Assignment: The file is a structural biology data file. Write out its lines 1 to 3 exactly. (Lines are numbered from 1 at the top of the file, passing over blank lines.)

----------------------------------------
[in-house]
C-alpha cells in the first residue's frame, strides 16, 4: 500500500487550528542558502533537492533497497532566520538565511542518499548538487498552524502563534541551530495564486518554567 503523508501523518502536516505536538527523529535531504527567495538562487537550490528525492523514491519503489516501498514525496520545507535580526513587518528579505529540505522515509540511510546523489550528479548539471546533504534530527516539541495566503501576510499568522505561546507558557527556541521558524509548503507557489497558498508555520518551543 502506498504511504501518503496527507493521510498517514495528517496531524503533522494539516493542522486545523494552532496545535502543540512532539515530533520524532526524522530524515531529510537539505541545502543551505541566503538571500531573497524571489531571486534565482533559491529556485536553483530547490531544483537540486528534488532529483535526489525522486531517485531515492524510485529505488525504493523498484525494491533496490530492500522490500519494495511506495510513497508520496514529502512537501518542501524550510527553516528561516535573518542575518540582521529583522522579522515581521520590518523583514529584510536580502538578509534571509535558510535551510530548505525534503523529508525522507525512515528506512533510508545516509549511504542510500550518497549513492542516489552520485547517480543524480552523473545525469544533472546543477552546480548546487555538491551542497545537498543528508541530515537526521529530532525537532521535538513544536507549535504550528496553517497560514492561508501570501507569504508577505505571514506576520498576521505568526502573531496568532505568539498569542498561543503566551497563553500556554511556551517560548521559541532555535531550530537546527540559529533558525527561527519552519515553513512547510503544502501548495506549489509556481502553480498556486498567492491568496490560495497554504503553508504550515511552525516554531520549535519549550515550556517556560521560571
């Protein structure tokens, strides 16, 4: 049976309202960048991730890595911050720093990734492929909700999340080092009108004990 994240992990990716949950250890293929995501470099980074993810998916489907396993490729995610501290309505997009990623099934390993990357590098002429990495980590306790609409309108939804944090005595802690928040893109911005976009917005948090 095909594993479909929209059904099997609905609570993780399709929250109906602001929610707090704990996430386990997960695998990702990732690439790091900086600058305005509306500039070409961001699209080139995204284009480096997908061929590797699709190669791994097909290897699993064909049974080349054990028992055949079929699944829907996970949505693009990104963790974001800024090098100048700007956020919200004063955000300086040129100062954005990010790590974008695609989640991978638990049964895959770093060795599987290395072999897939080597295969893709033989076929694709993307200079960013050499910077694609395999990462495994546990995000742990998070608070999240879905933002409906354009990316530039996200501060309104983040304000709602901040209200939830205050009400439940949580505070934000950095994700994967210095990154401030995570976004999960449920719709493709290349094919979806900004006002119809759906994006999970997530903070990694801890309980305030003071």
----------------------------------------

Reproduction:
[in-house]
C-alpha cells in the first residue's frame, strides 16, 4: 500500500487550528542558502533537492533497497532566520538565511542518499548538487498552524502563534541551530495564486518554567 503523508501523518502536516505536538527523529535531504527567495538562487537550490528525492523514491519503489516501498514525496520545507535580526513587518528579505529540505522515509540511510546523489550528479548539471546533504534530527516539541495566503501576510499568522505561546507558557527556541521558524509548503507557489497558498508555520518551543 502506498504511504501518503496527507493521510498517514495528517496531524503533522494539516493542522486545523494552532496545535502543540512532539515530533520524532526524522530524515531529510537539505541545502543551505541566503538571500531573497524571489531571486534565482533559491529556485536553483530547490531544483537540486528534488532529483535526489525522486531517485531515492524510485529505488525504493523498484525494491533496490530492500522490500519494495511506495510513497508520496514529502512537501518542501524550510527553516528561516535573518542575518540582521529583522522579522515581521520590518523583514529584510536580502538578509534571509535558510535551510530548505525534503523529508525522507525512515528506512533510508545516509549511504542510500550518497549513492542516489552520485547517480543524480552523473545525469544533472546543477552546480548546487555538491551542497545537498543528508541530515537526521529530532525537532521535538513544536507549535504550528496553517497560514492561508501570501507569504508577505505571514506576520498576521505568526502573531496568532505568539498569542498561543503566551497563553500556554511556551517560548521559541532555535531550530537546527540559529533558525527561527519552519515553513512547510503544502501548495506549489509556481502553480498556486498567492491568496490560495497554504503553508504550515511552525516554531520549535519549550515550556517556560521560571
């Protein structure tokens, strides 16, 4: 049976309202960048991730890595911050720093990734492929909700999340080092009108004990 994240992990990716949950250890293929995501470099980074993810998916489907396993490729995610501290309505997009990623099934390993990357590098002429990495980590306790609409309108939804944090005595802690928040893109911005976009917005948090 095909594993479909929209059904099997609905609570993780399709929250109906602001929610707090704990996430386990997960695998990702990732690439790091900086600058305005509306500039070409961001699209080139995204284009480096997908061929590797699709190669791994097909290897699993064909049974080349054990028992055949079929699944829907996970949505693009990104963790974001800024090098100048700007956020919200004063955000300086040129100062954005990010790590974008695609989640991978638990049964895959770093060795599987290395072999897939080597295969893709033989076929694709993307200079960013050499910077694609395999990462495994546990995000742990998070608070999240879905933002409906354009990316530039996200501060309104983040304000709602901040209200939830205050009400439940949580505070934000950095994700994967210095990154401030995570976004999960449920719709493709290349094919979806900004006002119809759906994006999970997530903070990694801890309980305030003071």